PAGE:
(One more note: the Bar scene with Michael Fassbender is the best movie scene of the century. Packed with quick, German-spoken tension and an American plot dripping in the balance of every line, Tarantino capitalizes on dramatic irony, his usual unimportant yet totally intriguing dialogue and world diplomacy all at once and culminating in the subtlest possible tell–the three middle fingers used to signal 3 instead of the thumb, index finger and middle finger like a German would. Just brilliant.)
1. Pulp Fiction
Tarantino’s most iconic film. A pop culture mainstay and 1,000-times watchable tail of a philosophic smart-ass, a religiously touched legbreaker, a boxer, the Wolfe, a mobster and his wife.
The Plot: It’s an unchronological tale following Jules (Samuel L. Jackson) and Vincent (John Travolta) and their quest to return their boss Marsellus Wallace’s (Ving Rhames) briefcase.
The Appreciation: I’ll pose this question and dare you to disagree. Is Pulp Fiction the most entertaining movie of all time? It has one of the five most iconic performances ever in Sam Jackson’s Jules Winnfield. It has…a peak Tarantino screenplay and Tarantino is a member of the screenwriter Mount Rushmore. It has…Winston Wolfe, who solves problems. It has…Christopher Walken submitting a legendary five-minute monologue about sodomizing multiple war veterans with a gold watch. It has…Bruce Willis slicing a homosexual rapist’s front side with a katana (“Zed’s dead baby, Zed’s dead”). It has…John Travolta gracing the dance floor for the first time since the 1970s. It has…the most quotable dialogue in the history of film. It has…this exchange, the greatest screaming ever, even better than “I WANT THE TRUTH!”
My friend Seth and I talk to each other only through Pulp Fiction quotes. It never gets old. Every. Single. Line. Is eternally quotable, eternally funny, and eternally powerful. Like a fine wine, this movie gets better every time I see it. You can watch five minutes of it, or one gif, or a whole scene, or the entire two hours and 34 minutes. Aside from its cardinal sin (the Bruce Willis girlfriend scene), it’s an absolute entertainment masterpiece. Tarantino expresses his full portfolio of moviemaking skills in Pulp Fiction, leaving us with an unreplicable conglomeration of philosophy, cultural reference, enchanting dialogue, mystery (what’s in the briefcase?) tied into an out of order plot with unidentified stakes and ample intrigue that every person on the planet enjoys. It had to be number one. My buddy Seth shares my affection:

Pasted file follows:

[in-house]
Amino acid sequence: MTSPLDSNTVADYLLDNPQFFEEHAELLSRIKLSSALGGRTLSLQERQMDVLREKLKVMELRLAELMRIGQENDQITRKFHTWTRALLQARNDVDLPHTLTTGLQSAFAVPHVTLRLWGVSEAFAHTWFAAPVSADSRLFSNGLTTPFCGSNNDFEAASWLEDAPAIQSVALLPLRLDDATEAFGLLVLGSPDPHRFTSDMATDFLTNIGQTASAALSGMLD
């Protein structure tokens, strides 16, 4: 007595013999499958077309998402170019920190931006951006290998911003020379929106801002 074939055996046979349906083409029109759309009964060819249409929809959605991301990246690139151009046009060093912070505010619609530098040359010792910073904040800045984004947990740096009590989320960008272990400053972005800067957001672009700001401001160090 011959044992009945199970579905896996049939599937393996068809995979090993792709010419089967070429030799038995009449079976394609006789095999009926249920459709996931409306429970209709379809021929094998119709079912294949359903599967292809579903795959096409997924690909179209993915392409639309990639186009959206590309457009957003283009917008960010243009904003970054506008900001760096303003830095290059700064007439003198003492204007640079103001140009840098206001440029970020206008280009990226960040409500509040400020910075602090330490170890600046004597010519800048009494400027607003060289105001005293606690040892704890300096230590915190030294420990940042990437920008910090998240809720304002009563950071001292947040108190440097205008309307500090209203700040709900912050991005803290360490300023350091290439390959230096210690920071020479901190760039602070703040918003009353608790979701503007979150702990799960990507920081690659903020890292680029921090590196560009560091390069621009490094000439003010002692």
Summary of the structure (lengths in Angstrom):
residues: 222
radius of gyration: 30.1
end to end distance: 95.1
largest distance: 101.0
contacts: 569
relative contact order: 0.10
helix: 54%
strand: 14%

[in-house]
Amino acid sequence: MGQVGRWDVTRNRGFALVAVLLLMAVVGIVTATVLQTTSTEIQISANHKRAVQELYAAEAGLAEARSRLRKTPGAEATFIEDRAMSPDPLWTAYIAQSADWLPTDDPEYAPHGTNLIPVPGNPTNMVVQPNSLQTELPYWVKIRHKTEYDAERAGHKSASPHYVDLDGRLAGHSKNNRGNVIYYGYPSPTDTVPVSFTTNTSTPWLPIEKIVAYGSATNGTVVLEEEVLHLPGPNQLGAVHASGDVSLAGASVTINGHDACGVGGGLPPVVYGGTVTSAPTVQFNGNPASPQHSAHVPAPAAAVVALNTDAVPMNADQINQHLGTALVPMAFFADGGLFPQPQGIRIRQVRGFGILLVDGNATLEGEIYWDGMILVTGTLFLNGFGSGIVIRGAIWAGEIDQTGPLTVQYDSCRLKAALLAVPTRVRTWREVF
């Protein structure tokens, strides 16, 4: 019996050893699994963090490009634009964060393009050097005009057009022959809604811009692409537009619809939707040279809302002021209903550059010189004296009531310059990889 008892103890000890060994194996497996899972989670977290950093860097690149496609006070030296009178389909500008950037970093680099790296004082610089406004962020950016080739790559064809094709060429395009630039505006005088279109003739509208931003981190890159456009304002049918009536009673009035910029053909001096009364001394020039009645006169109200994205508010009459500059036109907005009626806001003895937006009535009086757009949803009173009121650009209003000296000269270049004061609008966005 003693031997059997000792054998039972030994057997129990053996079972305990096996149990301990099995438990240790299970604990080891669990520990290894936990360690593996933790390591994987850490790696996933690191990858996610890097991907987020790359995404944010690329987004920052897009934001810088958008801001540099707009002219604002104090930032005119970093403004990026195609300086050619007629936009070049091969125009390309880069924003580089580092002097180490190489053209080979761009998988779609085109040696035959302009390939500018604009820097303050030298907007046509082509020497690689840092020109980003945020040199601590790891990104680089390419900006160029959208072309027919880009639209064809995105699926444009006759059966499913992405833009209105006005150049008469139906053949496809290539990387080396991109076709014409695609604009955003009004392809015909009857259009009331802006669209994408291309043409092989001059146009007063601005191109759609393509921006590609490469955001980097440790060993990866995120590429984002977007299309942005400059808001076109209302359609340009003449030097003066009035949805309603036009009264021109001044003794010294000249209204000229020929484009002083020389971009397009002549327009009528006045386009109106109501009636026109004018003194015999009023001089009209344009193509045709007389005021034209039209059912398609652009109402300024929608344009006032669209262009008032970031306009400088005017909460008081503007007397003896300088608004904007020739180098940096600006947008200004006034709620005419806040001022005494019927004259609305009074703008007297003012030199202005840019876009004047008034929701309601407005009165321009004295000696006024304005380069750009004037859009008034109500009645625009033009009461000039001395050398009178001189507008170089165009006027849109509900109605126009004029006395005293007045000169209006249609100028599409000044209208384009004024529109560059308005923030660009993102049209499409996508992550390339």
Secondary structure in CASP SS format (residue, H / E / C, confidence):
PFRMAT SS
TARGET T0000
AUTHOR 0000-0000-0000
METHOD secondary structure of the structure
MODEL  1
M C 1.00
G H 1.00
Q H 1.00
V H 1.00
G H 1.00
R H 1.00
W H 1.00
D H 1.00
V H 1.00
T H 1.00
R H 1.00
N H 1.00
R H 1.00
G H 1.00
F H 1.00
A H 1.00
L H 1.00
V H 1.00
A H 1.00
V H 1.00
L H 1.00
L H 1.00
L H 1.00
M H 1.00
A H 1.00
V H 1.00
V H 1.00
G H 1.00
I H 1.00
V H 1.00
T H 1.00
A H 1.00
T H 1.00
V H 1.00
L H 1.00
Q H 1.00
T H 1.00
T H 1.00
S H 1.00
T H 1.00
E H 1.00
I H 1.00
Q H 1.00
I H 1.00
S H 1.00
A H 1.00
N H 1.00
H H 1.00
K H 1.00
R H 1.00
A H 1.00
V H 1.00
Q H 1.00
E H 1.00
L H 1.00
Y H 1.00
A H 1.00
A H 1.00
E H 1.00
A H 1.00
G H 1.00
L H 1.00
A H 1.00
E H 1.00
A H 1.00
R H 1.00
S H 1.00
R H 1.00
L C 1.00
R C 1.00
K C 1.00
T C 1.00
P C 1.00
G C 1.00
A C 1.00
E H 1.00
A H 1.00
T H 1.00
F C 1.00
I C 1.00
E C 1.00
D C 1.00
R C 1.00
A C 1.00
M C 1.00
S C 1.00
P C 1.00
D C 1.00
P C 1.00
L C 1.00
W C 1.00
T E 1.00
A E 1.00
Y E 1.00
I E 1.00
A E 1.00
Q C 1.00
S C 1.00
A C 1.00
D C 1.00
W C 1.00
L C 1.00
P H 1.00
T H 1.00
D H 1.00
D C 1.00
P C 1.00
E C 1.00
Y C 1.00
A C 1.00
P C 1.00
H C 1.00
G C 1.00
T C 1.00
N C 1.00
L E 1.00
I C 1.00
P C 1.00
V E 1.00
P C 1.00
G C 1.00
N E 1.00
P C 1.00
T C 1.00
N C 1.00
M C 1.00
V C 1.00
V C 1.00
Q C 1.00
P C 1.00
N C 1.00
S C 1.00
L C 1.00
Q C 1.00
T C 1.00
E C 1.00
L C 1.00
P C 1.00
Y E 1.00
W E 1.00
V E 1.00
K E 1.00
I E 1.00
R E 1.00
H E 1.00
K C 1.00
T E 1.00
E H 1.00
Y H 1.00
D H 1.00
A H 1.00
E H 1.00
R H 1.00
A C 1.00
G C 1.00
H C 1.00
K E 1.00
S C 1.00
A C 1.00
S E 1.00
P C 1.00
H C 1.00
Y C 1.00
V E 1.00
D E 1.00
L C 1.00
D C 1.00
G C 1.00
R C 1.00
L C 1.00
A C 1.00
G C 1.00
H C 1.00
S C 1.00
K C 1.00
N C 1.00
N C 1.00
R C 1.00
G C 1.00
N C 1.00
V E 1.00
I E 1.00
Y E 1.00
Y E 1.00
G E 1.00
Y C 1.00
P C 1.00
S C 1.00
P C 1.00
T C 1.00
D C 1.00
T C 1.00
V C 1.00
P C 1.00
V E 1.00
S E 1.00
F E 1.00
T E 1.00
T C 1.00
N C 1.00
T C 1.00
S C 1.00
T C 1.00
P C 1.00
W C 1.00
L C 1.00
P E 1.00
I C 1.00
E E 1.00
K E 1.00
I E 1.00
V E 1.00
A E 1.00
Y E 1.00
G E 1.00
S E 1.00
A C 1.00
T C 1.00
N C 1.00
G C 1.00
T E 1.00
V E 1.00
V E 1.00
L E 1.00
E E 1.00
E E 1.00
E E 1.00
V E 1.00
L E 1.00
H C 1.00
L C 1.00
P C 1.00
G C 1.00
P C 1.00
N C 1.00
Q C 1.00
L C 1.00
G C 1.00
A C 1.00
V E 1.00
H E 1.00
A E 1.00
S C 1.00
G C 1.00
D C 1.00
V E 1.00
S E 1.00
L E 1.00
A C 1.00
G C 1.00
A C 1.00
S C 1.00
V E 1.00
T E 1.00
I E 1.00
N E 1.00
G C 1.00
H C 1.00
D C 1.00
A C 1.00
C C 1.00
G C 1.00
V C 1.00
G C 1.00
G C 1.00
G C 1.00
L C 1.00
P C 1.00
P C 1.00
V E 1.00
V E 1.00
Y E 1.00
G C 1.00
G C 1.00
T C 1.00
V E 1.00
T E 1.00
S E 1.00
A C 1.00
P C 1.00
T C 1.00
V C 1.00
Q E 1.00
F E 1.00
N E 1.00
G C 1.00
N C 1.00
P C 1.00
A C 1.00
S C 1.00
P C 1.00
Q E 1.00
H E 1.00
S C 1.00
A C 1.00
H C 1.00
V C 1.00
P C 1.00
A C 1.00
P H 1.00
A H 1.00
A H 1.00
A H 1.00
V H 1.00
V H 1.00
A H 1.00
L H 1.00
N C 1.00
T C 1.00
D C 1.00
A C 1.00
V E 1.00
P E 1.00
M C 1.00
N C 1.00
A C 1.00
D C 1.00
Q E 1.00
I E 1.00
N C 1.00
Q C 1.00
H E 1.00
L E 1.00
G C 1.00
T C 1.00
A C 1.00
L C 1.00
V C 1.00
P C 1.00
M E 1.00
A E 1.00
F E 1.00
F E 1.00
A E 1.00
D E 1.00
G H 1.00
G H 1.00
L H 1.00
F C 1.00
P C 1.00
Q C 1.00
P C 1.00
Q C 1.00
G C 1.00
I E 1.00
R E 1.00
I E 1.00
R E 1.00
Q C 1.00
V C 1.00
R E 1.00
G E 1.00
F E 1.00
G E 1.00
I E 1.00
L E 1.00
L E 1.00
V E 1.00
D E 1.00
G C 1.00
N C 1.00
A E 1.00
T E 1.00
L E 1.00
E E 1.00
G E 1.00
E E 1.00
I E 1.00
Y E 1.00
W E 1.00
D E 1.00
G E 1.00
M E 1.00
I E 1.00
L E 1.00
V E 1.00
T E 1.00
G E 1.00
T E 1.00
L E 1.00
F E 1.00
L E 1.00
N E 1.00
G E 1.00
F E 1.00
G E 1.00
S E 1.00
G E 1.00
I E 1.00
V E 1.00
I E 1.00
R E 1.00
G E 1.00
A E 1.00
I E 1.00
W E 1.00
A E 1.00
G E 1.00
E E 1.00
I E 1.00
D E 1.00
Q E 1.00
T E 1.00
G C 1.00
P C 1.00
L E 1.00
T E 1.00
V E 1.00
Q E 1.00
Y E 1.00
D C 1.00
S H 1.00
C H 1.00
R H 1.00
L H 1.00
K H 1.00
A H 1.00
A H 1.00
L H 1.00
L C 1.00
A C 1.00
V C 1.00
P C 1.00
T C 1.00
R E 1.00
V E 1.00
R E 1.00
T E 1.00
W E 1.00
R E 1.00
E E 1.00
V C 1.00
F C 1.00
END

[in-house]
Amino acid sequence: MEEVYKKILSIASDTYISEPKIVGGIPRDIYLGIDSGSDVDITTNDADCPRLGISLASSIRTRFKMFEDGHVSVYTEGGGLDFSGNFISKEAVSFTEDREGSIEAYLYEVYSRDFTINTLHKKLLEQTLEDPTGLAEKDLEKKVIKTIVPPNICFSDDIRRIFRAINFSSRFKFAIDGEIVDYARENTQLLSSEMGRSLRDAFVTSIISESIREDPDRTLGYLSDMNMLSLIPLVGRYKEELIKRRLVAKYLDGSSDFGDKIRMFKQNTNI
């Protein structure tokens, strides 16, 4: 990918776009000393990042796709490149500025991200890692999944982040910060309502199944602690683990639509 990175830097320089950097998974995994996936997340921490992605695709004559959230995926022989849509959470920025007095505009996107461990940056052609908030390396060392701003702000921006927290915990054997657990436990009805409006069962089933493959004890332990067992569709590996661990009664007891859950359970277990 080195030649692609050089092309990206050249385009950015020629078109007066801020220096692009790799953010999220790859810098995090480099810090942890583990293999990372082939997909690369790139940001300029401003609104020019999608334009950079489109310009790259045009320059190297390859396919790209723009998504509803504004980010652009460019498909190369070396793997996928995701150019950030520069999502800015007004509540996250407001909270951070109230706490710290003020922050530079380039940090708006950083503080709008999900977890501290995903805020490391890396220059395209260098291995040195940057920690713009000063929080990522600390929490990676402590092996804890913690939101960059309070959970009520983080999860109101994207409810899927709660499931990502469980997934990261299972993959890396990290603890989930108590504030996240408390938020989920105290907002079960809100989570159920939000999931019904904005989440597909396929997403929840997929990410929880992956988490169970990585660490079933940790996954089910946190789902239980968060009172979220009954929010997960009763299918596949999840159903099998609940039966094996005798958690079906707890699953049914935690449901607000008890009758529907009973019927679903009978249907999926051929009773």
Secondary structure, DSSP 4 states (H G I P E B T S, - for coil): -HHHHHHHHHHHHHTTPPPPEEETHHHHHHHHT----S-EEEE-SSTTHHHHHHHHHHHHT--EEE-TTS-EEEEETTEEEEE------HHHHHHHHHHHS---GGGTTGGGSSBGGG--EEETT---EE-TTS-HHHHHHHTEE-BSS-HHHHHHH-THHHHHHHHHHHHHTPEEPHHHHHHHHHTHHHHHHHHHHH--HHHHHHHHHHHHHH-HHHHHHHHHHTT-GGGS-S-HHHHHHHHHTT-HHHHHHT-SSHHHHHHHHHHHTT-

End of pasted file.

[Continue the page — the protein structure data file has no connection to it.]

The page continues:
“Pulp Fiction is a part of my 1994 Holy Trinity, also including The Shawshank Redemption and Forrest Gump. Tarantino gets a lot of the credit for the realistic and incredible dialogue he wrote, but it was John Travolta, Samuel L. Jackson, Uma Thurman, and Bruce Willis that brought the script to life–you can ask pretty much anybody about a Big Kahuna Burger or a Royale With Cheese. Pulp Fiction set the stage for the rest of Tarantino’s career and it is one of the most important movies of the twentieth because it redefined the industry and gave us twenty-five years and counting of pop culture references. Ask any movie fan what their top-ten favorite movies are and I guarantee you Pulp Fiction is in there.”
Seth’s comments conclude my 2800 word Tarantino top-five extravaganza. I tried to lead you all through my reasoning for picking these five and I hope you listened. Man, “I’m trying Ringo. I’m trying real hard to be the shepherd.”
What is your favorite Tarantino movie?